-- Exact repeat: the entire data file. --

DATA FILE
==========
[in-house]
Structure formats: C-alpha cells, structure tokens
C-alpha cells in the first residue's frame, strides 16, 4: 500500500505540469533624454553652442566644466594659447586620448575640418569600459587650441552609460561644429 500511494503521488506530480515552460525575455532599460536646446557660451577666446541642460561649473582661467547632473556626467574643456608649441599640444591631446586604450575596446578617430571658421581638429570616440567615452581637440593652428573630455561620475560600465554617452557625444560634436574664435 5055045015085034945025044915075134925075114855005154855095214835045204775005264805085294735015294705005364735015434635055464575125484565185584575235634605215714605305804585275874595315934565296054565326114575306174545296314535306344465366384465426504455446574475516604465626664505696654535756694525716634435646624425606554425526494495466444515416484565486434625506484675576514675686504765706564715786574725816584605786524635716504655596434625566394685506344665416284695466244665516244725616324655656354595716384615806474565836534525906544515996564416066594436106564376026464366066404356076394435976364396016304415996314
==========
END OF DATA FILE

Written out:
[in-house]
Structure formats: C-alpha cells, structure tokens
C-alpha cells in the first residue's frame, strides 16, 4: 500500500505540469533624454553652442566644466594659447586620448575640418569600459587650441552609460561644429 500511494503521488506530480515552460525575455532599460536646446557660451577666446541642460561649473582661467547632473556626467574643456608649441599640444591631446586604450575596446578617430571658421581638429570616440567615452581637440593652428573630455561620475560600465554617452557625444560634436574664435 5055045015085034945025044915075134925075114855005154855095214835045204775005264805085294735015294705005364735015434635055464575125484565185584575235634605215714605305804585275874595315934565296054565326114575306174545296314535306344465366384465426504455446574475516604465626664505696654535756694525716634435646624425606554425526494495466444515416484565486434625506484675576514675686504765706564715786574725816584605786524635716504655596434625566394685506344665416284695466244665516244725616324655656354595716384615806474565836534525906544515996564416066594436106564376026464366066404356076394435976364396016304415996314